DNA sewing machine created by Kyohei Terao from Kyoto University and colleagues. They designed laser-directed microdevices to pick up and manoeuvre giant individual molecules of DNA. The technology will also be useful for a number of other applications including DNA sequencing and molecular electronic. This should help enable the goals of $10-1000 whole genome sequencing and help with DNA manufacturing (using DNA as a structural material). There is a lot of further potential for more specially designed microtools and structures for improving the manipulation of DNA and other molecules.
In conclusion, we have demonstrated the method and device for on-site single-molecule manipulation of giant DNA molecules, using optically driven microstructures for picking up and separating a DNA fibers from a bundle. We used a microfabricated hook together with winding/unwinding of the DNA fiber onto microfabricated bobbins. This method enables the manipulation of DNA molecules in the order of mega base pairs under a microscope without fragmentation. The method is purely mechanical, and requires no chemical modifications; moreover, it can manipulate any desired part of the targeted DNA in the microscope view. This method will create avenues for space-resolved single molecule assays of large chromosomal DNA, along with its applications in gene location and epigenetic studies.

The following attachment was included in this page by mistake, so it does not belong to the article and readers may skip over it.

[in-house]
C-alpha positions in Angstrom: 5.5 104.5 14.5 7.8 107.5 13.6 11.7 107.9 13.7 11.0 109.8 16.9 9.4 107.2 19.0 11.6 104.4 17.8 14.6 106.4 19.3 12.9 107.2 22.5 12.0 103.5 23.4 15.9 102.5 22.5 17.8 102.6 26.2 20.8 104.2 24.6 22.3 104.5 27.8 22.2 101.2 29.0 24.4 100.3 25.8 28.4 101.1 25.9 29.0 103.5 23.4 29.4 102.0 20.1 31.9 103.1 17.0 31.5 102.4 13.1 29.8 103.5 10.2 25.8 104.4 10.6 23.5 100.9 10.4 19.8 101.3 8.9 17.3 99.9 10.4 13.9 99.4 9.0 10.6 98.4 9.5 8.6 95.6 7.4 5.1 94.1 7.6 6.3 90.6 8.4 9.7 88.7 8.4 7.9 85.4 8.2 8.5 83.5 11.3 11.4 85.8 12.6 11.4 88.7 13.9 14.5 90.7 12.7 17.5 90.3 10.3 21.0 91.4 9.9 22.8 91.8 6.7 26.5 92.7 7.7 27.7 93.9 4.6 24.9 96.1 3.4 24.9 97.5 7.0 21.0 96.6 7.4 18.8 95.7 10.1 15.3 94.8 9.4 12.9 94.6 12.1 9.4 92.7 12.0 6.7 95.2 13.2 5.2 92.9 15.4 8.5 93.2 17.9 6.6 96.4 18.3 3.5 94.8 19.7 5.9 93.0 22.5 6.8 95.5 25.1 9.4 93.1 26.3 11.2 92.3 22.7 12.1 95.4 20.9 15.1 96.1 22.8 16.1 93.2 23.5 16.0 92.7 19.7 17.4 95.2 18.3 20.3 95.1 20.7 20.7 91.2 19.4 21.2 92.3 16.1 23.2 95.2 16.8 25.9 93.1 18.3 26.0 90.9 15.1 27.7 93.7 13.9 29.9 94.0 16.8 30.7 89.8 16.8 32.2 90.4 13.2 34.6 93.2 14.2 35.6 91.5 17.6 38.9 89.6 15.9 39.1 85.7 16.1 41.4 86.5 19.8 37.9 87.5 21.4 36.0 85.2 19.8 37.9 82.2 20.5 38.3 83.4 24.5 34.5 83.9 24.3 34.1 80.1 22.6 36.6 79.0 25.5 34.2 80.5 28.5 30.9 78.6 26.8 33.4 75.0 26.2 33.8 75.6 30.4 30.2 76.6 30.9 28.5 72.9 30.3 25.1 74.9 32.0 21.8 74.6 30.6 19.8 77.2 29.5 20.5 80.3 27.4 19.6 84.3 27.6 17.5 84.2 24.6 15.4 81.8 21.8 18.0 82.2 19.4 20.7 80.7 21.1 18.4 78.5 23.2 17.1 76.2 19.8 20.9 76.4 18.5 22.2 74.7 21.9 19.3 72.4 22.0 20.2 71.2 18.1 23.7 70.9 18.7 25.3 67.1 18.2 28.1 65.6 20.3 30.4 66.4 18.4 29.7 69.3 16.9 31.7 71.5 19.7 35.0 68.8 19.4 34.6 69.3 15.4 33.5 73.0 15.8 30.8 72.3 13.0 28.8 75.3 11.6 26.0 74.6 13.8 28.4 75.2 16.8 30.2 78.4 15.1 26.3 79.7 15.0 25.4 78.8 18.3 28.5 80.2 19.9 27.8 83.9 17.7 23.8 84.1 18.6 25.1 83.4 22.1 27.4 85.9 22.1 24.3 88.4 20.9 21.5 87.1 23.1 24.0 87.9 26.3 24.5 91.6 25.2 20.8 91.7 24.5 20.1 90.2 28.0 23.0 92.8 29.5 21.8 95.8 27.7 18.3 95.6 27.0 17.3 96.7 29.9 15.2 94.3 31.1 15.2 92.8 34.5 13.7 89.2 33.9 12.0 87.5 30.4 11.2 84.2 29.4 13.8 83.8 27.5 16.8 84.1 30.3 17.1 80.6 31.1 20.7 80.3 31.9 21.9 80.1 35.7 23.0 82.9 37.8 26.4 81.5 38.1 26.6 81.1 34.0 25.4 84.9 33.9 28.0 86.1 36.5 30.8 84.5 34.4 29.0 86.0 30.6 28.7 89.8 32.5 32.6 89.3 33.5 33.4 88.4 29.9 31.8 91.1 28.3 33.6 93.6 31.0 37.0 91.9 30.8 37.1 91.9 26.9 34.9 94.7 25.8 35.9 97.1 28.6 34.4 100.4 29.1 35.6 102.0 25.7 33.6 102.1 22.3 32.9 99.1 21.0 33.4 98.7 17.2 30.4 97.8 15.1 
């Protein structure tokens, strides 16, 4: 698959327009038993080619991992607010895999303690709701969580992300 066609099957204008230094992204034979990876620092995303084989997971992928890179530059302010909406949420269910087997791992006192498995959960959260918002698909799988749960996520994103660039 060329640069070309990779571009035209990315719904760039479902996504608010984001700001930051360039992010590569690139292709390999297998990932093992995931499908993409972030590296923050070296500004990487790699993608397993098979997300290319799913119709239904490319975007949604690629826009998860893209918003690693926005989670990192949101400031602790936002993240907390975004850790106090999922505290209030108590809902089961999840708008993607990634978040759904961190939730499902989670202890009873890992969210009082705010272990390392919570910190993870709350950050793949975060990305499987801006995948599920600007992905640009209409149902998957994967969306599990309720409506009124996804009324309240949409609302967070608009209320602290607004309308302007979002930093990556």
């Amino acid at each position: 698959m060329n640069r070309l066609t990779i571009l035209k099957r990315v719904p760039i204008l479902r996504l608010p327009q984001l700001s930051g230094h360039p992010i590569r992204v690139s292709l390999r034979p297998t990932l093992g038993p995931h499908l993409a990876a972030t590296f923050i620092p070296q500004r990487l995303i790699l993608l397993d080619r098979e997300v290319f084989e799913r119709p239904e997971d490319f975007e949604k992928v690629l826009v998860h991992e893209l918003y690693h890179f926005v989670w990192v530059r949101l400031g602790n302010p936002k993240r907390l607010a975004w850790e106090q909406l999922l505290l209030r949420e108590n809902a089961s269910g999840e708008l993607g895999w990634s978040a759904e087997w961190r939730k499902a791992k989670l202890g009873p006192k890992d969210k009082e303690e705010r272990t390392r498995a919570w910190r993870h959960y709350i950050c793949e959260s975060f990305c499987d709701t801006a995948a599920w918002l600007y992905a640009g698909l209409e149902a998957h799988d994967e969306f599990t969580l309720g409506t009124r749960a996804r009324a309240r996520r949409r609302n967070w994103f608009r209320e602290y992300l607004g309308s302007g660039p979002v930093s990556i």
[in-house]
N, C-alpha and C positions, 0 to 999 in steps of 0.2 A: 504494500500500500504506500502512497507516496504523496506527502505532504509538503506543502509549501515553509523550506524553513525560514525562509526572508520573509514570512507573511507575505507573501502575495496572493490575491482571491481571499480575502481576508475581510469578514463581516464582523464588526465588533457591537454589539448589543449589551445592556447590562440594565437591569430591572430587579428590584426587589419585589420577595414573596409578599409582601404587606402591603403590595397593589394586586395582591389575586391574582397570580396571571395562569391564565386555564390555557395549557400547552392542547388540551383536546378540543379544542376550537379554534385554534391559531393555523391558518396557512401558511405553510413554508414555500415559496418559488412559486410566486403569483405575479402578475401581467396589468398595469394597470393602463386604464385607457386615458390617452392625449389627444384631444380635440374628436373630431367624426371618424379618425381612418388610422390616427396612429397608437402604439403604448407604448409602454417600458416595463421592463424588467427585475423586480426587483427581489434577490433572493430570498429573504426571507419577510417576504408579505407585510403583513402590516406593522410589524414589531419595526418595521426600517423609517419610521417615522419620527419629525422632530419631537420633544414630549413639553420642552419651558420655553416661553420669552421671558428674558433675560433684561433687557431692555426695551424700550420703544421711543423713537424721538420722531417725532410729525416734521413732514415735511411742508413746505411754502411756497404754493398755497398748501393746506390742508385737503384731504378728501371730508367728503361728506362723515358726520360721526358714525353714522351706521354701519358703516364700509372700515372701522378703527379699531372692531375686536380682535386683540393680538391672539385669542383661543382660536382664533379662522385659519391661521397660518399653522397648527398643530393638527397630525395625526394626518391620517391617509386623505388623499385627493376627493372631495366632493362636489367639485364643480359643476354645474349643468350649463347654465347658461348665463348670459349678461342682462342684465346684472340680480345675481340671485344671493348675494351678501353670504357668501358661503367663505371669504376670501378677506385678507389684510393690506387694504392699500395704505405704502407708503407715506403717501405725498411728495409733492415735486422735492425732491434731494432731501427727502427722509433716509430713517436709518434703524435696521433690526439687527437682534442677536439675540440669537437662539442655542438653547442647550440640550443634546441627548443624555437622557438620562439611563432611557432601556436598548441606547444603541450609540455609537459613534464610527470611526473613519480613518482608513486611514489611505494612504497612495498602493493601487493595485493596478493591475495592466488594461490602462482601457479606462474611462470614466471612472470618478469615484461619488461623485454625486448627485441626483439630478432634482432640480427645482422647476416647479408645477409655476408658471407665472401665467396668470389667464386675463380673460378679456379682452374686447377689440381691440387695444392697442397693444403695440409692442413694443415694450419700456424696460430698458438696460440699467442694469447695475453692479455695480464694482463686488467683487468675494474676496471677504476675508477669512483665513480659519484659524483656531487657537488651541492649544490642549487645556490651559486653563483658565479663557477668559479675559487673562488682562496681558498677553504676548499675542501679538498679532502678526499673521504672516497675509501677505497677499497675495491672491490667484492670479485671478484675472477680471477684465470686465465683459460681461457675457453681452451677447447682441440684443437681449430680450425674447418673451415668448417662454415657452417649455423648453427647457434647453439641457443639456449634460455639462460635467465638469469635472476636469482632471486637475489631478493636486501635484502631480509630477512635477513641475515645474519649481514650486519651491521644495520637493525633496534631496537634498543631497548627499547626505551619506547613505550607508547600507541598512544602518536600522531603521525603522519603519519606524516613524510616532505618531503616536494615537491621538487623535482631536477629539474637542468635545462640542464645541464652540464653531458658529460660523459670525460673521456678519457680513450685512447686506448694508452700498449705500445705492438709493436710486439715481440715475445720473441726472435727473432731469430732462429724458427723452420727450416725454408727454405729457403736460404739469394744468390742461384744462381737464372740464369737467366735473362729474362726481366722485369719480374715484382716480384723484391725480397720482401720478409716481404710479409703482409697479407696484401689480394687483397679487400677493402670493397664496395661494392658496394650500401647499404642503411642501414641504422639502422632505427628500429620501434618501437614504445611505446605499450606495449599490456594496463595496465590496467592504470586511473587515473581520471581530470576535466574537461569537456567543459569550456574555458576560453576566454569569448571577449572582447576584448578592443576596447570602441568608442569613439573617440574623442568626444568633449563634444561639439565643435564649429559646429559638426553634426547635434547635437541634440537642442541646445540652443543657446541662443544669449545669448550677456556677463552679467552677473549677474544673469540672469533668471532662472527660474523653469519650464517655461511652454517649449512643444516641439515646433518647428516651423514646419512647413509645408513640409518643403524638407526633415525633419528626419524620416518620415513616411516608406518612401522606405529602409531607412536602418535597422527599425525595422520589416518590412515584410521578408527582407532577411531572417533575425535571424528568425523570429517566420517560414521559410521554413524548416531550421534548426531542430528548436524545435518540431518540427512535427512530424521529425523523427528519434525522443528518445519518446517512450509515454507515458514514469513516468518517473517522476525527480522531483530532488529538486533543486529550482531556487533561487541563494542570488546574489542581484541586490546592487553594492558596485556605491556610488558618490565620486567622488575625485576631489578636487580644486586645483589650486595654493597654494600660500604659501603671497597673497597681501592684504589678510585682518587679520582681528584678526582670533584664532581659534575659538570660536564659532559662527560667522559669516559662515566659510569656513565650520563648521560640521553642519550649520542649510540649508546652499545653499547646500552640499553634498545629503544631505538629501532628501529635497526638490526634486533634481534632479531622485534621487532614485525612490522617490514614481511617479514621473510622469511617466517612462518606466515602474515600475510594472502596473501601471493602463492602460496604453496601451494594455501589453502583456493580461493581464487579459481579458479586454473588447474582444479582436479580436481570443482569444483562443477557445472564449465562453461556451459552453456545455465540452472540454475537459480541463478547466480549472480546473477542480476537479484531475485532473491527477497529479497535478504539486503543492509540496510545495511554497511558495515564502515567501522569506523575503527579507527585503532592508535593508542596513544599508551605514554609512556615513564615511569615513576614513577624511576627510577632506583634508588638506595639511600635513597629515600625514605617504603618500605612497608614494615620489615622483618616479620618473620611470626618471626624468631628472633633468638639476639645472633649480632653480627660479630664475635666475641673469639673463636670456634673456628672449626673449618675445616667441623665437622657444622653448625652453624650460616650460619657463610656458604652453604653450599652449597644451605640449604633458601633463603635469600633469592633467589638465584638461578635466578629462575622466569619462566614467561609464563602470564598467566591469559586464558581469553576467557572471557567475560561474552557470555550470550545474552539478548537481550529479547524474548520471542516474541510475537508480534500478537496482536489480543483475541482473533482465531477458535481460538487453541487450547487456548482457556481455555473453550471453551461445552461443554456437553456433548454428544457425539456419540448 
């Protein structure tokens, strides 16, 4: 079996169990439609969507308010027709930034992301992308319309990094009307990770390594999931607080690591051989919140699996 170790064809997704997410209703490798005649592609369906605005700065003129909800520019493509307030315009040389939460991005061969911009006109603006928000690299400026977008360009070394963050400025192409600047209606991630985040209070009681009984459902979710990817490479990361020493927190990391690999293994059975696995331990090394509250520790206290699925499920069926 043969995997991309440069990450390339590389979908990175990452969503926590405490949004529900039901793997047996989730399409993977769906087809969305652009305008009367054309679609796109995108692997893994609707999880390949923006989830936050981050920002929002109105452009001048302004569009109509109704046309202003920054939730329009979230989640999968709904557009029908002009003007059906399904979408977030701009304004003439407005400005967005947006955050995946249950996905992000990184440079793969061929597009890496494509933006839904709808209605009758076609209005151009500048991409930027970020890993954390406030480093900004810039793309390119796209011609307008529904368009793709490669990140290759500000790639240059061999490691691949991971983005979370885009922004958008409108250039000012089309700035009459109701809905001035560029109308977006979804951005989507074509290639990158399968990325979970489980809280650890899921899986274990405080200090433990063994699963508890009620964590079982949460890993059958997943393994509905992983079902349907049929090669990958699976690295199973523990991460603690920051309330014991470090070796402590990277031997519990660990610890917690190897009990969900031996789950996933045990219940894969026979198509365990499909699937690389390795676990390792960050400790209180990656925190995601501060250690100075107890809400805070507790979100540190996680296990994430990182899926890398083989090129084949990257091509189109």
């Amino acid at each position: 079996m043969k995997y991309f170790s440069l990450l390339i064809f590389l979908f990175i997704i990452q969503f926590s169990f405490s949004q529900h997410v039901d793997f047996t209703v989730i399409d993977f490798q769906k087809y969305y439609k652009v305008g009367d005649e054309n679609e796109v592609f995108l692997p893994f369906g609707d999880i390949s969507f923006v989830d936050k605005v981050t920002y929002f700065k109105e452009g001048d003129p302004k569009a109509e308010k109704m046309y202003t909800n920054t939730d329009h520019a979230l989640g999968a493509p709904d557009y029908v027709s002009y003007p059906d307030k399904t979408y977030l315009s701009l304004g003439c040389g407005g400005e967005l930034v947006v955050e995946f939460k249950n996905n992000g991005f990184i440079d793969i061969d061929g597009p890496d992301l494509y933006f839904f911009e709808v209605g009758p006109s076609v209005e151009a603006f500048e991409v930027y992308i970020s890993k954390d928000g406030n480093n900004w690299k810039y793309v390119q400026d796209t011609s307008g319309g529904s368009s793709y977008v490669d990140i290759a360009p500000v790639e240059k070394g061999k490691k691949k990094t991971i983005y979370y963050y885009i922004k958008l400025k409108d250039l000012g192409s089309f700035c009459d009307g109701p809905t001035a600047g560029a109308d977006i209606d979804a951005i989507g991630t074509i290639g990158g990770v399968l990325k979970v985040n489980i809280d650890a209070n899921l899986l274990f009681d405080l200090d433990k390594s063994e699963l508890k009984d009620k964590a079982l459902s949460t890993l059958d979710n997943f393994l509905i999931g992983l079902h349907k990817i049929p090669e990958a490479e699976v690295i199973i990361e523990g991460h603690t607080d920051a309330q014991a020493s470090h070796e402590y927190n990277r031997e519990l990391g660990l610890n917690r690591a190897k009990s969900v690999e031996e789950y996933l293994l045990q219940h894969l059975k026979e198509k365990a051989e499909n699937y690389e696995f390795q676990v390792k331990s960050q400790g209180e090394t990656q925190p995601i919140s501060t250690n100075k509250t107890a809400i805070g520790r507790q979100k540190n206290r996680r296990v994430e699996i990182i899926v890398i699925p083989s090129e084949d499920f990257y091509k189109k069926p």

Single molecule analysis of DNA is limited by the difficulty of stretching out and handling these long molecules – eukaryotic DNA can range from millimetres to centimetres. A giant DNA molecule is very fragile, explains Terao, so to catch it and manipulate it without breaking it is a challenge.
Thinking of a strand of DNA as a piece of sewing thread, Terao developed microhooks to pick up the DNA, just like we would use our fingers to pick up thread. When thread is very long it becomes tiresome to manipulate it just with our fingers and instead we wind it around bobbins to make it compact. This is what inspired us to use microbobbins, says Terao.
Optical tweezers – where tightly focused laser beams trap and hold tiny objects – are used to catch and move these microdevices. The z-shaped microhook is directed by the tweezers to pick up a single strand of DNA, and barbs in the openings of the hook prevent the caught DNA unhooking. In the case of bobbins, two focused laser beams are used to revolve one bobbin around the other. The revolving motion winds the DNA molecule between the two bobbins.
This DNA manipulation technique should prove useful in applications such as fluorescence in situ hybridisation (FISH), says Terao.
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